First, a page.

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New Line Cinema
New Line Cinema was established in 1967 by the then 27-year-old Robert Shaye as a film distribution company, supplying foreign and art films for college campuses in the United States. Shaye operated New Line’s offices out of his apartment at 14th Street and Second Avenue in New York City. One of the company’s early successes was its distribution of the 1936 anti-cannabis propaganda film Reefer Madness, which became a cult hit on American college campuses in the early 1970s. New Line also released many classic foreign-language films, like Stay As You Are, Immoral Tales and Get Out Your Handkerchiefs (which became the first New Line film to win an Oscar). The studio has also released many of the films of John Waters.
 
In 1976, New Line secured funding to produce its first full-length feature, Stunts (1977), directed by Mark Lester. Although not considered a critical success, the film performed well commercially on the international market and on television. New Line then produced or co-produced three more films in 1981 and 1983; Alone in the Dark, Xtro and Polyester, directed by John Waters. Polyester was one of the first films to introduce a novelty cinema experience named Odorama, where members of the audience were provided with a set of “scratch and sniff” cards to be scratched and sniffed at specific times during the film, which provided an additional sensory connection to the viewed image.
 
A Nightmare on Elm Street was produced and released by New Line in 1984. The resulting franchise was New Line’s first commercially successful series after a devastating financial slump, leading the company to be nicknamed “The House that Freddy Built”. The film was made on a budget of $1.8 million and grossed over $25.5 million at the United States box office. It was the first film to feature the actor Johnny Depp. A year later, A Nightmare on Elm Street 2: Freddy’s Revenge was released, and grossed $3.3 million in its first three days of release and over $30 million at the domestic box office. A Nightmare on Elm Street 3: Dream Warriors was released in 1987, and grossed more than any previously released independent film and went on to make almost $45 million at the US box office.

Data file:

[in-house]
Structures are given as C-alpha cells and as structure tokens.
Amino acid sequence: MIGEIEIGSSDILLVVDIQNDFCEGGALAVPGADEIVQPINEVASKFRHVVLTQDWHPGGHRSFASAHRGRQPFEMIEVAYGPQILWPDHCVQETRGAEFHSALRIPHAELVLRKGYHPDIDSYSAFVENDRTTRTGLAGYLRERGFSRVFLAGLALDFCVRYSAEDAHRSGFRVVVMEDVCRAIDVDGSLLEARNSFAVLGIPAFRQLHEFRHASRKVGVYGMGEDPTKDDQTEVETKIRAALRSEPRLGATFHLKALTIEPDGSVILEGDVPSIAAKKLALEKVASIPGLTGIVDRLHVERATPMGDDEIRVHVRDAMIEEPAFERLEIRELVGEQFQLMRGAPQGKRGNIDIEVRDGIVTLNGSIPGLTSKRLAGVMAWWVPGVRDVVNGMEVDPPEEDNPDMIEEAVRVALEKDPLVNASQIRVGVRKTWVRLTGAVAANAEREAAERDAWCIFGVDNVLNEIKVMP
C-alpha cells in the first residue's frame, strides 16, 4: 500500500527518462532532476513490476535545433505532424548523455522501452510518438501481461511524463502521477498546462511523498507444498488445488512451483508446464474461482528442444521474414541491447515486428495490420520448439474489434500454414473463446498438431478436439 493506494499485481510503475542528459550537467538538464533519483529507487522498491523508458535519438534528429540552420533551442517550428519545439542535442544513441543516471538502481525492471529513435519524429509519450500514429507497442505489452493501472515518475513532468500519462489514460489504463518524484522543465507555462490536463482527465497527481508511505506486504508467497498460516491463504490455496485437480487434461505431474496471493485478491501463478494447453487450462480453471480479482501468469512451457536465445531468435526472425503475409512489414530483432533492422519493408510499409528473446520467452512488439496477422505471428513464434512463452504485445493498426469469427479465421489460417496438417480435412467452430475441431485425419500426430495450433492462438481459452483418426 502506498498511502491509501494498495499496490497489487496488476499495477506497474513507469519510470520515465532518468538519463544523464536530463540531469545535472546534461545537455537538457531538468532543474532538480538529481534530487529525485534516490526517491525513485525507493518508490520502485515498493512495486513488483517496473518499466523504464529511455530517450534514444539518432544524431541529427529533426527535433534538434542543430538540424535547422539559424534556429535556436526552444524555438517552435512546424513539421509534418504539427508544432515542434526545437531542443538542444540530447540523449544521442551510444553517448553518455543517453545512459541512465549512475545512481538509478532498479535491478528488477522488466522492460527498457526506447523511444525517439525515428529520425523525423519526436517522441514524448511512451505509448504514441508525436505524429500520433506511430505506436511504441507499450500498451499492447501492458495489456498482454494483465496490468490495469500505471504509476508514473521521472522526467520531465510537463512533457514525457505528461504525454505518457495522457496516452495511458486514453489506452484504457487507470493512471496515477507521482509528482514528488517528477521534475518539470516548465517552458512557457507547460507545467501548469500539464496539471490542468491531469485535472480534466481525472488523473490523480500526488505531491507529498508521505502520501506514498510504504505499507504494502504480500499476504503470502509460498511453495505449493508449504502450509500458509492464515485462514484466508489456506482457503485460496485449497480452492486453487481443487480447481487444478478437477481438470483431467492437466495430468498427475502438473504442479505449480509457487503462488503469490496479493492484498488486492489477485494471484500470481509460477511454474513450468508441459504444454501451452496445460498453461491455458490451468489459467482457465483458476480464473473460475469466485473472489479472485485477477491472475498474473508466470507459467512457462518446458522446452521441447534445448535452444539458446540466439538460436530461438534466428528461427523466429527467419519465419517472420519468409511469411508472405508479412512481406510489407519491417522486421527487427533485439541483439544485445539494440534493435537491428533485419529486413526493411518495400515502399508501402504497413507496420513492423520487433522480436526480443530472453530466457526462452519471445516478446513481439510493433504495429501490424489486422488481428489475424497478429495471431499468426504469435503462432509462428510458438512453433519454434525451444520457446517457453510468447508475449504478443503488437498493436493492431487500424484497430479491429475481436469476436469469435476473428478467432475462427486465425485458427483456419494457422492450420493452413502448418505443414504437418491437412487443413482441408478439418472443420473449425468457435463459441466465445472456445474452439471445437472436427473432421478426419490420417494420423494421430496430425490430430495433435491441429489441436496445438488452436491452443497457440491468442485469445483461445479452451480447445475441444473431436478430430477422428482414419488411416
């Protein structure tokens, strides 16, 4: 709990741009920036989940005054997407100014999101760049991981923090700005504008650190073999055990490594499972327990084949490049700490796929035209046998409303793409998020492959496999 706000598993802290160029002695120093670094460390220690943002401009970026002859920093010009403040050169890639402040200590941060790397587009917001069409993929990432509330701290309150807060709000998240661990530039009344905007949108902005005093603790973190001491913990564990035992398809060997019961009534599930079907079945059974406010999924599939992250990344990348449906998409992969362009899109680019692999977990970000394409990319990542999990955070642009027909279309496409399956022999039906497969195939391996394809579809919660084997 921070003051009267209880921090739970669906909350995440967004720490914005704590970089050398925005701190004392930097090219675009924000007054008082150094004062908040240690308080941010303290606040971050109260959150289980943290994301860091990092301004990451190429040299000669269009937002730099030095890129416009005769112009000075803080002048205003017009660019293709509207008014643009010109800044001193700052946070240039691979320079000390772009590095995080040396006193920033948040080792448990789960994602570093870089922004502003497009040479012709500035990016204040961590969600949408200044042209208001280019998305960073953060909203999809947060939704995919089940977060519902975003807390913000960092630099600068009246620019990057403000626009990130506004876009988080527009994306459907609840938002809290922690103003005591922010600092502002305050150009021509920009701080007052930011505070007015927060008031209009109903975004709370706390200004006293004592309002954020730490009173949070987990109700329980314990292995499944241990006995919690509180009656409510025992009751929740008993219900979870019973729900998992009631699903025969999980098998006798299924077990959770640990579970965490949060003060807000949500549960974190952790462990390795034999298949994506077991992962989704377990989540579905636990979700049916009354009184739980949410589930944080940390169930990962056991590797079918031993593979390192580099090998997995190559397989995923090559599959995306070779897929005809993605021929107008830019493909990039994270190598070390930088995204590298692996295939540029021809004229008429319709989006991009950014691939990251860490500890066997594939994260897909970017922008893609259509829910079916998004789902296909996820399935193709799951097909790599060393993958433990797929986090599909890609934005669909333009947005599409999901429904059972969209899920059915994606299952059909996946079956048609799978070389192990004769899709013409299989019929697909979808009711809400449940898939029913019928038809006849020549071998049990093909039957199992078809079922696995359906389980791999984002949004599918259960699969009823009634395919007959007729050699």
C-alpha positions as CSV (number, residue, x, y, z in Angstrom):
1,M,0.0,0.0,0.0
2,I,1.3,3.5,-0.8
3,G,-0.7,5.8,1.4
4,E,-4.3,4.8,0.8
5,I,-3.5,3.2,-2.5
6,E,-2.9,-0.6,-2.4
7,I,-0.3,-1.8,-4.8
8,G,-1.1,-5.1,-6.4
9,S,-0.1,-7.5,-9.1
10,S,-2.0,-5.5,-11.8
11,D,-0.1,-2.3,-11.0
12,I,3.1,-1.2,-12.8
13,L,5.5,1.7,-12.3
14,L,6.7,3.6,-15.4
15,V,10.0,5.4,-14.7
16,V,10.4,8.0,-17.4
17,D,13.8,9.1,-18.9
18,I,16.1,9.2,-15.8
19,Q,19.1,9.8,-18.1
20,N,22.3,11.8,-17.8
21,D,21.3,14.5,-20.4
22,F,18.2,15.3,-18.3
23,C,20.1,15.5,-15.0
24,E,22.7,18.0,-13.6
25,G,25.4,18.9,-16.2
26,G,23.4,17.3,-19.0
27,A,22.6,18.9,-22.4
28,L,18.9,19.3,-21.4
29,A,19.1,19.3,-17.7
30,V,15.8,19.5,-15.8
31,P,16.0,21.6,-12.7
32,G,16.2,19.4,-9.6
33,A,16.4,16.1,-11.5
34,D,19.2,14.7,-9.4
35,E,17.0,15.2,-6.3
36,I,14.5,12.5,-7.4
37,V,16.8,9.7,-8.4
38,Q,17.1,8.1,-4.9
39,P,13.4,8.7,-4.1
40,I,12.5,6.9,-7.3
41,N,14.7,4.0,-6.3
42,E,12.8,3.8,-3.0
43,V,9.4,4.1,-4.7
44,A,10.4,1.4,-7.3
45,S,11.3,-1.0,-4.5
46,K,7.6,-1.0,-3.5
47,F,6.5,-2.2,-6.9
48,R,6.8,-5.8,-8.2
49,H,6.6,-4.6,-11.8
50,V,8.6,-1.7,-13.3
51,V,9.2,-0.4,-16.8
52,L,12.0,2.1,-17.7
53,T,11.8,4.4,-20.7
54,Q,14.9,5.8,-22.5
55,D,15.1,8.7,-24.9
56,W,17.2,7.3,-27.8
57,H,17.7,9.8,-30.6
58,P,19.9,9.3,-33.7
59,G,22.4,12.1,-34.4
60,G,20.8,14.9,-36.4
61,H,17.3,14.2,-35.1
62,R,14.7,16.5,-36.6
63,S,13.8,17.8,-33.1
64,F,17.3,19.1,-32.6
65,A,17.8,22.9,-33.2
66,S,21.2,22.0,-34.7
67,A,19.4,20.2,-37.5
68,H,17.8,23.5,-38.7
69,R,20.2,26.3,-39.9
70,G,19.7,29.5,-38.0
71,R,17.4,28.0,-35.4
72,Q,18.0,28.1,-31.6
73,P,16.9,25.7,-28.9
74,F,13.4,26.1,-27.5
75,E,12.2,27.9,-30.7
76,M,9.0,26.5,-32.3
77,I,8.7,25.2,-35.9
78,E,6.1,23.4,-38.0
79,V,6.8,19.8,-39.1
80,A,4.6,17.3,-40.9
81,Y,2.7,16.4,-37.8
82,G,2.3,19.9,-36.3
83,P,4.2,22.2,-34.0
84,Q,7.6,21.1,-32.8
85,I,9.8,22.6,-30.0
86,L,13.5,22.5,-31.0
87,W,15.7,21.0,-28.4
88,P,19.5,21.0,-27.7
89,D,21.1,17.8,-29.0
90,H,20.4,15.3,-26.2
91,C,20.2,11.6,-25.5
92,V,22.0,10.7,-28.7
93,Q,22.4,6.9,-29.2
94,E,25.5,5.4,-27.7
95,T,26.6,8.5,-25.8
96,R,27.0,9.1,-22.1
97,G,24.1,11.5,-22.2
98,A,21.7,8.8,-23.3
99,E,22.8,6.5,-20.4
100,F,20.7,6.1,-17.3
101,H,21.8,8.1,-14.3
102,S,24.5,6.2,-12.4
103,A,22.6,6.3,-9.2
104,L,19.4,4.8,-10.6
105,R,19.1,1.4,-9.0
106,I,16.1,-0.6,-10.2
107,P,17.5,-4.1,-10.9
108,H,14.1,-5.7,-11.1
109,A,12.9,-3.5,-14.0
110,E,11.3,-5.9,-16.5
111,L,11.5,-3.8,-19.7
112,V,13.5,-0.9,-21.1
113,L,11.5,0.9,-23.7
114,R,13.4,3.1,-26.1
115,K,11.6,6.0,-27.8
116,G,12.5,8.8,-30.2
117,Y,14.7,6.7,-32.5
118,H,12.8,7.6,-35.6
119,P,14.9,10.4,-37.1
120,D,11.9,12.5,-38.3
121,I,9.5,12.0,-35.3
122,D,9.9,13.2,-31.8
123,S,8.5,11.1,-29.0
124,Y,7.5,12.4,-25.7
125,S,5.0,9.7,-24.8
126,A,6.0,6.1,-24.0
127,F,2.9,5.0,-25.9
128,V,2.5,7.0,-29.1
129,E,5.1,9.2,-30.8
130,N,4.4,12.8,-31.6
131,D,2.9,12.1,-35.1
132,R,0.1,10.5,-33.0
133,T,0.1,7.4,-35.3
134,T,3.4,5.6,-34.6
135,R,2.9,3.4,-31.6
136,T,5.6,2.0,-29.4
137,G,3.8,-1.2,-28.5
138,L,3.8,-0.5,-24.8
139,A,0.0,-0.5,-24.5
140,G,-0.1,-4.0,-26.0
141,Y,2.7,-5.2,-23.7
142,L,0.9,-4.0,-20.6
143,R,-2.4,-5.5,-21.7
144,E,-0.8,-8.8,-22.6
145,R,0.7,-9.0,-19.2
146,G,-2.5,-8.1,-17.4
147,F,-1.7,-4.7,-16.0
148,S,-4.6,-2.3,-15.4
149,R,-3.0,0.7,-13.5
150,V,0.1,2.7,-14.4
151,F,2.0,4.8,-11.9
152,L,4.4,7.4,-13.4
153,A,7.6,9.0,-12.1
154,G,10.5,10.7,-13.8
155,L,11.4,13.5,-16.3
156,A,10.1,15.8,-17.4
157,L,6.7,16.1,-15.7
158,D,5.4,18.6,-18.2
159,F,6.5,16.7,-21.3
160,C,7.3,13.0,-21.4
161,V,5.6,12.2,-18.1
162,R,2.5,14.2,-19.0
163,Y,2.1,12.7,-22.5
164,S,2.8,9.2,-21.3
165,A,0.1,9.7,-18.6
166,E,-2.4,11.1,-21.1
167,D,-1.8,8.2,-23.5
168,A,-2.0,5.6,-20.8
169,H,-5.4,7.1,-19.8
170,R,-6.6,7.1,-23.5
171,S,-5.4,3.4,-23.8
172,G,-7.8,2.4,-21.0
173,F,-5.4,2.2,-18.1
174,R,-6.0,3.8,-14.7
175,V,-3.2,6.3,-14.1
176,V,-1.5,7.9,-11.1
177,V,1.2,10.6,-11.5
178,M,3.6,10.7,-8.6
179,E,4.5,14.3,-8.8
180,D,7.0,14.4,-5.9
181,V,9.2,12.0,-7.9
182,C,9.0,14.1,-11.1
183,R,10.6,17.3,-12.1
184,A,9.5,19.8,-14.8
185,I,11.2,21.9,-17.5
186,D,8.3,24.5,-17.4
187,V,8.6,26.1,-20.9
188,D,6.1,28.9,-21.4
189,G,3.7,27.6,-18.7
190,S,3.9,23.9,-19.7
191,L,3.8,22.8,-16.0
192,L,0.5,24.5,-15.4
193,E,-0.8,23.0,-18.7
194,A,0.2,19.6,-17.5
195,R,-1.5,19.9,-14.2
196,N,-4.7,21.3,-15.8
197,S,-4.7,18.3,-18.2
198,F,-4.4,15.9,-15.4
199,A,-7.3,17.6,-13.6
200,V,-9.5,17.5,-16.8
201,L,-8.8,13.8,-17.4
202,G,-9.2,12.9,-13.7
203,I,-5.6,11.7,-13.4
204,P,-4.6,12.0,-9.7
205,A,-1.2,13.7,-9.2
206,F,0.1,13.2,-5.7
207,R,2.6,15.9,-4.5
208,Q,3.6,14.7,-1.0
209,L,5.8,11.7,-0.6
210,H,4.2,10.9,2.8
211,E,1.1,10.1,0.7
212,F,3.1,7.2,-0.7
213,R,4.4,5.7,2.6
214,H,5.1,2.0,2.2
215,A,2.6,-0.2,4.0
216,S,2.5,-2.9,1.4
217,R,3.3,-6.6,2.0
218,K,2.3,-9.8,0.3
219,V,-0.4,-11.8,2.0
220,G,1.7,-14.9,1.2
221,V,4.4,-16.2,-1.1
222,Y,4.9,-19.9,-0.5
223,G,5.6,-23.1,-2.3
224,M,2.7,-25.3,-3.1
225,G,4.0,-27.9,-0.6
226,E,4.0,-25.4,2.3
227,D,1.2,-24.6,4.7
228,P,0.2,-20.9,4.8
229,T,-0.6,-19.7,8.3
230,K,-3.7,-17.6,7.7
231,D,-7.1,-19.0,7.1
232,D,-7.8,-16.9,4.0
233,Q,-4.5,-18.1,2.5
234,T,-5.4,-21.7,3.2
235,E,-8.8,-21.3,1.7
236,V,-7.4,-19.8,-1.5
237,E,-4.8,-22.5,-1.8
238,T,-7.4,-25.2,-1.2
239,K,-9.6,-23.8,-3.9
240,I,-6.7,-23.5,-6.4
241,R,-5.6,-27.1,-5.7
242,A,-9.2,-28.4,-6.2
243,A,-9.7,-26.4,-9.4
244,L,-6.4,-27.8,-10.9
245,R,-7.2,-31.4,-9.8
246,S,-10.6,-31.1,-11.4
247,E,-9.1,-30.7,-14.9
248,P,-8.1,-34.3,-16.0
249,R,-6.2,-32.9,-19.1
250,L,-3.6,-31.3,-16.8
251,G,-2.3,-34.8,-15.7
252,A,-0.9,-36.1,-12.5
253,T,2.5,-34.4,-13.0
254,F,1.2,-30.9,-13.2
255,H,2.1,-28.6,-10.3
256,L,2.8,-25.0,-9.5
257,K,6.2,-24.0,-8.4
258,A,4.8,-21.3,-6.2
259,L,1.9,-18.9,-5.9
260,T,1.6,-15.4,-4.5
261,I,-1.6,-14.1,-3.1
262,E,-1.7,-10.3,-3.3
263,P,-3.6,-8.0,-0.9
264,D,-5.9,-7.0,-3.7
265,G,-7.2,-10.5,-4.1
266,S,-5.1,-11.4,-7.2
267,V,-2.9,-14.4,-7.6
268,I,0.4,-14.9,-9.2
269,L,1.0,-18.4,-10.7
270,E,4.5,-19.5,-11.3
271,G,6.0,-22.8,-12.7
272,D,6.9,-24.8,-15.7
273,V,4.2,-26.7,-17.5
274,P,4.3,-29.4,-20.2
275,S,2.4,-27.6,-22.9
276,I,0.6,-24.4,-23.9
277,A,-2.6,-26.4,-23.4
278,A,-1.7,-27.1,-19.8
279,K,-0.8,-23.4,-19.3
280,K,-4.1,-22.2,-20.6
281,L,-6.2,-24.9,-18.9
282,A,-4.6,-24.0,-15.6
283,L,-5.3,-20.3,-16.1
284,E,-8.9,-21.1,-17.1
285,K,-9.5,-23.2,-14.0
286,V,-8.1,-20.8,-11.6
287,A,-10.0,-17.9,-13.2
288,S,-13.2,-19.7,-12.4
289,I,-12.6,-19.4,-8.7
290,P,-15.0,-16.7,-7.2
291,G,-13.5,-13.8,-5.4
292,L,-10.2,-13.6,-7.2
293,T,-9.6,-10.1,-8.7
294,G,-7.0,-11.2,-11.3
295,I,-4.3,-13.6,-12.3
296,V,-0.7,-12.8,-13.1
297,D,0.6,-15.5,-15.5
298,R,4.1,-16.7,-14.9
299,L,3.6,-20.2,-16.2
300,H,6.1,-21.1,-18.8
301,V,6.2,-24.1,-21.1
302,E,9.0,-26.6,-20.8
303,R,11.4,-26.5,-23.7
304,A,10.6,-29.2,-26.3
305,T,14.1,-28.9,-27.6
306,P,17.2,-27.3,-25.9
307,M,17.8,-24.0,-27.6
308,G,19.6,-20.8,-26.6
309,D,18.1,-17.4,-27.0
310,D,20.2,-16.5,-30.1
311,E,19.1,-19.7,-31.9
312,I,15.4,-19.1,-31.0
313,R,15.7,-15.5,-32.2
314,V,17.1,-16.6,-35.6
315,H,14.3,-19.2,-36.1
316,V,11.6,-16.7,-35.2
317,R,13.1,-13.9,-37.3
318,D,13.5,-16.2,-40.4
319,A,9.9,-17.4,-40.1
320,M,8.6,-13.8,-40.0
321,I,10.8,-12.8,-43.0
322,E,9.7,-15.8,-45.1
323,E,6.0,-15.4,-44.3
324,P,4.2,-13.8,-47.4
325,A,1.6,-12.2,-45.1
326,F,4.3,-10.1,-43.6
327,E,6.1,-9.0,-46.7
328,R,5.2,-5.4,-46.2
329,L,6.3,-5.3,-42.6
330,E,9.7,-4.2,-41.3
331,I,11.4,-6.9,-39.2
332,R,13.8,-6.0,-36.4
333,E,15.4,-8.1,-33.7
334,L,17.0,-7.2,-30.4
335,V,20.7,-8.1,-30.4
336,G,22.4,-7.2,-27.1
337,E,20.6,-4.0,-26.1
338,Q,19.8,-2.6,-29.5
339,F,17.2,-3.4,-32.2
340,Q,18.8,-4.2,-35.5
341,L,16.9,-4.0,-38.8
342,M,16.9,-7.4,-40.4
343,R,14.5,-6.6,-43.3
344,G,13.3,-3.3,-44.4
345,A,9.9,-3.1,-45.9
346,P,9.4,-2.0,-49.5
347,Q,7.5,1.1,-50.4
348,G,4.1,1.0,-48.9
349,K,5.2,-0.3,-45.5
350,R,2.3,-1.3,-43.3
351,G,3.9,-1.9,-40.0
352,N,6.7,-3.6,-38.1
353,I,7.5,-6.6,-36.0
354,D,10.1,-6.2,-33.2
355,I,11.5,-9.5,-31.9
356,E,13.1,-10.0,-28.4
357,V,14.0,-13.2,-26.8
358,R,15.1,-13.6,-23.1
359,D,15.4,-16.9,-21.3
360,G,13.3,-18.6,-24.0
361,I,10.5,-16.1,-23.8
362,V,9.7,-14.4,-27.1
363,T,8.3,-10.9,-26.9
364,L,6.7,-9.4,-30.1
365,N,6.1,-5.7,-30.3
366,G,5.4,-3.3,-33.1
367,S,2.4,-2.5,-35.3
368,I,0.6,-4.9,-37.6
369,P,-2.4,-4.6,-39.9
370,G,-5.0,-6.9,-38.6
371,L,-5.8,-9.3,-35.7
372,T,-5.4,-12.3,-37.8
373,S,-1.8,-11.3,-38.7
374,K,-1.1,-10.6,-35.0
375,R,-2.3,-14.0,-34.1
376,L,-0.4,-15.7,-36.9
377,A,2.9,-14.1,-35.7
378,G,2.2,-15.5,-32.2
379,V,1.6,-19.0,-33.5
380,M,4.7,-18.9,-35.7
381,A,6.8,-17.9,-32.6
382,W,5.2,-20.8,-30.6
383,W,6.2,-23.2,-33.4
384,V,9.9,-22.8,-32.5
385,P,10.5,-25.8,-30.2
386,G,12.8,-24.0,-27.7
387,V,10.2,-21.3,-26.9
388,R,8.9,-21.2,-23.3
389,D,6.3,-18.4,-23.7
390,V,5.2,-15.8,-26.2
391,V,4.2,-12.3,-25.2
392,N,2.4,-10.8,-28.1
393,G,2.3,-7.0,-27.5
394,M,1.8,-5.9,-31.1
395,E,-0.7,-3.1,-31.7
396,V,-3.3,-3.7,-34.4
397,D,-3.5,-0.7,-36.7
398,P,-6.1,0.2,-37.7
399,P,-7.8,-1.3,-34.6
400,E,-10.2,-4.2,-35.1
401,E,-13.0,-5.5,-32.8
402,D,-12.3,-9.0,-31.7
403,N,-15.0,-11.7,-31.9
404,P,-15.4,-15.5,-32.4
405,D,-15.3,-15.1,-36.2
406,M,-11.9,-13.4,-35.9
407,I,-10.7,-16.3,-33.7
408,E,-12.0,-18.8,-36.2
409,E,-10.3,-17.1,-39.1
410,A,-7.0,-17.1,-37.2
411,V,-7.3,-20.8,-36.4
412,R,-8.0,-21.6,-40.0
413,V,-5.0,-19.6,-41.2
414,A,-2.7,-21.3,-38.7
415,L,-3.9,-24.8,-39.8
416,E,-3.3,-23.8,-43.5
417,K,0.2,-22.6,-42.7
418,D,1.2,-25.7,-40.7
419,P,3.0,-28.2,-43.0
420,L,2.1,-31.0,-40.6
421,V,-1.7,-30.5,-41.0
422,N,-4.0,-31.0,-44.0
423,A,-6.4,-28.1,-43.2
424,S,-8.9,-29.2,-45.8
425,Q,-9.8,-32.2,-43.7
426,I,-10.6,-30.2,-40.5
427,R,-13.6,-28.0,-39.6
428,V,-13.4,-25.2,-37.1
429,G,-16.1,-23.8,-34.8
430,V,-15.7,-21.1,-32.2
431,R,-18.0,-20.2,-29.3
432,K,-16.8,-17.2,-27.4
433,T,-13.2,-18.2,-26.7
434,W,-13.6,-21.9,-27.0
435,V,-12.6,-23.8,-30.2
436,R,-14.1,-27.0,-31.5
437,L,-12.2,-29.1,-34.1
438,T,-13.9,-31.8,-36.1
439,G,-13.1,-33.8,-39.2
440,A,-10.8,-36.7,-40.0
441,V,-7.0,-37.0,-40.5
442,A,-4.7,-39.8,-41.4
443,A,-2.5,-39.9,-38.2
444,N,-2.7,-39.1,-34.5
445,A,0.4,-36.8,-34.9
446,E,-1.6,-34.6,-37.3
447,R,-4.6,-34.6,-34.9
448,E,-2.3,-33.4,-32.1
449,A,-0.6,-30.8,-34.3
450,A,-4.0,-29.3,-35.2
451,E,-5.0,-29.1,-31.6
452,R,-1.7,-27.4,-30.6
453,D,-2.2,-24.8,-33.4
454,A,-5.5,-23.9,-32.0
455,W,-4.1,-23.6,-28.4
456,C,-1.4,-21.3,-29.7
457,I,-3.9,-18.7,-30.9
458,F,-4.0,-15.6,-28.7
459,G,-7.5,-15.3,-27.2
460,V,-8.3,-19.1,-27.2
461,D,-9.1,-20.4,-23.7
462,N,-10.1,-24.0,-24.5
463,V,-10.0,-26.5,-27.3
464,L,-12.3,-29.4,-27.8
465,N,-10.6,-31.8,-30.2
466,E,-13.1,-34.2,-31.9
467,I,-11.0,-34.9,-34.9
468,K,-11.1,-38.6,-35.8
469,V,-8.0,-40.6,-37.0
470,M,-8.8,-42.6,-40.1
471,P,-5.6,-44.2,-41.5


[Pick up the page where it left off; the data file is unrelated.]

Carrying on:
In November 1990, New Line purchased a 52% stake in the television production company RHI Entertainment (now Sonar Entertainment), which would later be sold to Hallmark Cards. In May 1991, New Line purchased the home video and foreign rights to 600 films held by Sultan Entertainment Holdings (aka Nelson Entertainment Group). The deal also included an 11-film distribution deal with Turner subsidiary Castle Rock Entertainment. On November 27, 1991, New Line purchased Sultan outright.
 
On January 28, 1994, New Line Cinema was acquired by the Turner Broadcasting System, which then merged with Time Warner in 1996. New Line Cinema was kept as its own separate entity, while fellow Turner-owned studios Hanna-Barbera Productions and Castle Rock Entertainment eventually became units of Warner Bros. In 2007, New Line Cinema and Castle Rock Entertainment collaborated on the 2007 film Fracture, as their first joint venture since the mid 1990s before both companies were bought by Turner.
 
During its time as an entity separate from Warner Bros., New Line Cinema operated several divisions, including theatrical distribution, marketing and home video. It was also a partner in founding a new distribution company named Picturehouse in 2005. Specializing in independent film, Picturehouse was formed by Bob Berney, who left distributor Newmarket Films, New Line, who folded their Fine Line division into Picturehouse, and HBO Films, a division of HBO and a subsidiary of Time Warner, who was interested in getting into the theatrical film business. However, on May 8, 2008, it was announced that Picturehouse would shut down in the fall of said year. Berney later bought the Picturehouse trademarks from Warner Bros. and relaunched the company in 2013.
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Address 4000 Warner Blvd, Burbank, California, United States
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